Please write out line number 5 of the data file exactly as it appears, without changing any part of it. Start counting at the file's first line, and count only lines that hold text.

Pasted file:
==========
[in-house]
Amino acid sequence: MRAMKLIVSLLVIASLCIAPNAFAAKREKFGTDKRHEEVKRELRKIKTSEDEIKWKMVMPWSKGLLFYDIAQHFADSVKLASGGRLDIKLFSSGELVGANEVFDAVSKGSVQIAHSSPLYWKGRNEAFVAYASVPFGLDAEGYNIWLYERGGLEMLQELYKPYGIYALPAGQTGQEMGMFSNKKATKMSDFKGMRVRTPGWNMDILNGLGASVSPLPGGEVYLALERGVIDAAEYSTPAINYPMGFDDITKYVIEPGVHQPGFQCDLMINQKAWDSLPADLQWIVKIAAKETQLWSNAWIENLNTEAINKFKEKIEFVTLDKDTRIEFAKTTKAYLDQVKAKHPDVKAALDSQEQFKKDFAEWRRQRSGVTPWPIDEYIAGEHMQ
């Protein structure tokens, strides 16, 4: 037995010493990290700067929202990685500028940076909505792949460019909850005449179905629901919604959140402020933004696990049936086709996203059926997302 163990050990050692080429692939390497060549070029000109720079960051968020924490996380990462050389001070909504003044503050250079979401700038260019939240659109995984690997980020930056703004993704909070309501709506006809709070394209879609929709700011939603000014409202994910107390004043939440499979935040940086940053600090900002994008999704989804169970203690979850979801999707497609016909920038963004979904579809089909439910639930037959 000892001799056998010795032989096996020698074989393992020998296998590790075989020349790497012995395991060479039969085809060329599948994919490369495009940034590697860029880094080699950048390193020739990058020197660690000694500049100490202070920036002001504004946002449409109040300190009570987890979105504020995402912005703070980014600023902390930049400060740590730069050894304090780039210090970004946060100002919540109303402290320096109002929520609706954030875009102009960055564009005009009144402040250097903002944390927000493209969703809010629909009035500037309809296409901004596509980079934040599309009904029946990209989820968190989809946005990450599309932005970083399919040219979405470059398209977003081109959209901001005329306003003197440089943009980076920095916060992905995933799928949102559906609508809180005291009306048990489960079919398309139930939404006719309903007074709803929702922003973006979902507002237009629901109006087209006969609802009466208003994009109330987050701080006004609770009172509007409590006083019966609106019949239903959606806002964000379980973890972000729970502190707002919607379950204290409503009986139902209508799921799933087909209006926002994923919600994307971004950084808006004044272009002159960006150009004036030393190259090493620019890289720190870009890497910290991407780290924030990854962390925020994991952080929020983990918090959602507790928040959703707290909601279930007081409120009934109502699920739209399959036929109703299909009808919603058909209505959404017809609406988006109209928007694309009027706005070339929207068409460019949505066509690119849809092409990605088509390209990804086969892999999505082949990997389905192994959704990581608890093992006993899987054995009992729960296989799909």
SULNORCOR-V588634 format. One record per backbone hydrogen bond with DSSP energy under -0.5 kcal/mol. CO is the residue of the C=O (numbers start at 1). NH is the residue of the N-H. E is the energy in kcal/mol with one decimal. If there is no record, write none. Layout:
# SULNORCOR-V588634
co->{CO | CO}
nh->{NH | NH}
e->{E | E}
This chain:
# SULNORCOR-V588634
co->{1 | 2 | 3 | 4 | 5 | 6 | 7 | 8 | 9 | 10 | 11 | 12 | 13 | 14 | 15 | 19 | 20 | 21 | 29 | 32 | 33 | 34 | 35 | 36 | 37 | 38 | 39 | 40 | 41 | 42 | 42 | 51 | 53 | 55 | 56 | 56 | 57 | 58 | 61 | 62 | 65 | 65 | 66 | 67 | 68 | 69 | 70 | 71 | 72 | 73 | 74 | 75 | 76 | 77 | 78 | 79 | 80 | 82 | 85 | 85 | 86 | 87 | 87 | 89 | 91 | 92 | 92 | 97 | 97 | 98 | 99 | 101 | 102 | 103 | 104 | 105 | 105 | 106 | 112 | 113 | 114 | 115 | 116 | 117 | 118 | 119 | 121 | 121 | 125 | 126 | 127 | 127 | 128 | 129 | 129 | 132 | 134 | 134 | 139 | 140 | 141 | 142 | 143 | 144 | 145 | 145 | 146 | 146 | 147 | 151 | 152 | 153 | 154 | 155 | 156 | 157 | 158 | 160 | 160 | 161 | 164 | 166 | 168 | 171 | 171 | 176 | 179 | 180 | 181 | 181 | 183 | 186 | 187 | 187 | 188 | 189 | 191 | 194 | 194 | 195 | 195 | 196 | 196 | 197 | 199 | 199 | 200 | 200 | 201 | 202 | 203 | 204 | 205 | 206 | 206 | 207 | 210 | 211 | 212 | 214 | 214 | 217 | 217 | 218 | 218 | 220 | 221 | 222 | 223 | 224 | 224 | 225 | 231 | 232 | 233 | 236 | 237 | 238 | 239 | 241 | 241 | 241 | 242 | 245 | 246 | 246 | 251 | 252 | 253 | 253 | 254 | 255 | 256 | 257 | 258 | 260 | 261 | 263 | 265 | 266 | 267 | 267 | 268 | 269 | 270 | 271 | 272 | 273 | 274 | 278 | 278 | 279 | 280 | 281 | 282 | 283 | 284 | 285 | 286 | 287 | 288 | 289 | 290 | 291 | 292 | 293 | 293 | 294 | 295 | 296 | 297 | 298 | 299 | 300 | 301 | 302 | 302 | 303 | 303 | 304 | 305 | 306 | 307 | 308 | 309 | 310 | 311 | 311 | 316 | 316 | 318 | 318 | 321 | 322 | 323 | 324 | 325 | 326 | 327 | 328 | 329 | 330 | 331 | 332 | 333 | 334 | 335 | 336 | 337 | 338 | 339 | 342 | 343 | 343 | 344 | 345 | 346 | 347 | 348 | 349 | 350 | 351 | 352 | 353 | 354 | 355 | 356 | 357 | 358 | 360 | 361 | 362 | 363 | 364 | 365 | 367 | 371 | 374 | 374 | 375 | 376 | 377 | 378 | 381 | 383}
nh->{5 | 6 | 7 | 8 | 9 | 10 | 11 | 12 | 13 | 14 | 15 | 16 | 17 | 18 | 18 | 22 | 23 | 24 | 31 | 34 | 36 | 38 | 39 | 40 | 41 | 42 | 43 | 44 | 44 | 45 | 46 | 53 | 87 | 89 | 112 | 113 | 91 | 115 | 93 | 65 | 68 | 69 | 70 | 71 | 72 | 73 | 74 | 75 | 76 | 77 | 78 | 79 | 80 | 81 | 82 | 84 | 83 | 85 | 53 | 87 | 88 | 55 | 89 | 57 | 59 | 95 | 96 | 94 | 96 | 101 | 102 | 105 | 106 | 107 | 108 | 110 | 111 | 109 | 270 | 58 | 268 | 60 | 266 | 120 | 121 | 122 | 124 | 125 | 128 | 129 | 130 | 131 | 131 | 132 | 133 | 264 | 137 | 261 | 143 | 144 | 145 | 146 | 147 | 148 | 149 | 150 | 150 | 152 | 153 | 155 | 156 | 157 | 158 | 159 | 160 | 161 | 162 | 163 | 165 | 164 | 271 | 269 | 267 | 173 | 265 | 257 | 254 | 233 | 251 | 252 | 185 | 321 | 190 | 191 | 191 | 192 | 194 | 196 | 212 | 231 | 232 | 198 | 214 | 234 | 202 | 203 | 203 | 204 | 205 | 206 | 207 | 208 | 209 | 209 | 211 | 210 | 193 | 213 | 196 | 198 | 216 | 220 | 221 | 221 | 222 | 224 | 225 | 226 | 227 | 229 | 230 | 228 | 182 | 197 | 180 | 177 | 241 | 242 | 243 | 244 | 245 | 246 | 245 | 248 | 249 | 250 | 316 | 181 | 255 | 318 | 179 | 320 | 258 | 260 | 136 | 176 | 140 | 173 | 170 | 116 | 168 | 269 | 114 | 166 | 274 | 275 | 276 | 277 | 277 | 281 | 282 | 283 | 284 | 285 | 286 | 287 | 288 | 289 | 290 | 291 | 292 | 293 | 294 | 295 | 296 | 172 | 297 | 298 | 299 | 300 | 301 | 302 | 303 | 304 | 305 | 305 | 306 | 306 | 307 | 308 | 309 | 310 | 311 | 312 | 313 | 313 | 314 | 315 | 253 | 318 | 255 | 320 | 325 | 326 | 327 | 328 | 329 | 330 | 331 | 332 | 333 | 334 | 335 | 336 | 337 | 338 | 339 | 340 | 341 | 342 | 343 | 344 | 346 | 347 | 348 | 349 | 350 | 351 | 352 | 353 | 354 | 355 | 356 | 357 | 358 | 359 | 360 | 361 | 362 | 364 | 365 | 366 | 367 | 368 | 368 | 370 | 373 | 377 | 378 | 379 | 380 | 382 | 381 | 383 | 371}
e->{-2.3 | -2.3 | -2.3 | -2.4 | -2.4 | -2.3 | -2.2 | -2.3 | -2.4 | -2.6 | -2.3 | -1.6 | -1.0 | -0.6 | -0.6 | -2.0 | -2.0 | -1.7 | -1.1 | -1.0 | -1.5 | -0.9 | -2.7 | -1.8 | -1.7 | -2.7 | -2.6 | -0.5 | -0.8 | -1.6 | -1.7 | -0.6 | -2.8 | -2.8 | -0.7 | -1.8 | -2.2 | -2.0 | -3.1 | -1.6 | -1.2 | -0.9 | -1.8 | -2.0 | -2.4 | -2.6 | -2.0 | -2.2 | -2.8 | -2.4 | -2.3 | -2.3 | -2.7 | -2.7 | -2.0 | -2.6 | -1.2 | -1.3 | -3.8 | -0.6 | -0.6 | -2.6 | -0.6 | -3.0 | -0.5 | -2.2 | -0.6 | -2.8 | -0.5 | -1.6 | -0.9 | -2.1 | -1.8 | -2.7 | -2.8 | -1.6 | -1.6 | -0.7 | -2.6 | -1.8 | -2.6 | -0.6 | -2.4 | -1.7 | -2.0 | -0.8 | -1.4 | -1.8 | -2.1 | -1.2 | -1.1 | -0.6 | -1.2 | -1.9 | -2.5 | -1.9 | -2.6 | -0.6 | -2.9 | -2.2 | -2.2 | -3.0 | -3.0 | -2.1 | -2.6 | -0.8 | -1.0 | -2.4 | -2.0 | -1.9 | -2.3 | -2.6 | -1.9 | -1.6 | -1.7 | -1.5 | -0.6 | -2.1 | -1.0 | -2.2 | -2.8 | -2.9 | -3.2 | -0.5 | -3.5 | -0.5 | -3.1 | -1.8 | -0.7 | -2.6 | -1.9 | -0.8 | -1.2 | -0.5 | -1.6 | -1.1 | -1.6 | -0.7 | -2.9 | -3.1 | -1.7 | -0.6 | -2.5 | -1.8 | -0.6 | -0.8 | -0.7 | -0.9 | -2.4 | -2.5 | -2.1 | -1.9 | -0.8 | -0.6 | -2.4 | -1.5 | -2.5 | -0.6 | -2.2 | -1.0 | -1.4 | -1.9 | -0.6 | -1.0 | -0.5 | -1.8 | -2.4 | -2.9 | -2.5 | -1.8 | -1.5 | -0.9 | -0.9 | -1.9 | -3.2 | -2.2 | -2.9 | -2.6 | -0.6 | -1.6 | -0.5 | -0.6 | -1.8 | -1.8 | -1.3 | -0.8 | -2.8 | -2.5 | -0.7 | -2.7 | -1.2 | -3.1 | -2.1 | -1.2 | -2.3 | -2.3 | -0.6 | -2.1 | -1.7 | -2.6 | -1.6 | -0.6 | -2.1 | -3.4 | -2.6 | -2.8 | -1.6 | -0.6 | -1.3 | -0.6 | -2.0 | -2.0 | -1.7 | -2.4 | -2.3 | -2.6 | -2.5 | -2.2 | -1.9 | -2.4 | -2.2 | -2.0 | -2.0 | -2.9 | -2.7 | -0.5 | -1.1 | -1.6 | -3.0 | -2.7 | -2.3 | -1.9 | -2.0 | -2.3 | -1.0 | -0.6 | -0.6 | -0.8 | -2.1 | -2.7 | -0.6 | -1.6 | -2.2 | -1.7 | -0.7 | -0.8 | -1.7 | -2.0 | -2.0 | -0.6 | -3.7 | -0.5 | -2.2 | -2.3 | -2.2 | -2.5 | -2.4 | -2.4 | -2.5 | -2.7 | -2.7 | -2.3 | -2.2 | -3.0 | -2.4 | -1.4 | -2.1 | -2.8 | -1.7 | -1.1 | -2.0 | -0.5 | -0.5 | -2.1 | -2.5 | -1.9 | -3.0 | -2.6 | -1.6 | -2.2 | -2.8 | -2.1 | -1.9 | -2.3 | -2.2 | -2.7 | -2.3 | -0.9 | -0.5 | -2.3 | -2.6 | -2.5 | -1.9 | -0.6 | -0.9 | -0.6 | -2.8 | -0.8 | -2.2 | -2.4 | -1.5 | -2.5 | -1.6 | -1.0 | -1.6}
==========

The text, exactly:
# SULNORCOR-V588634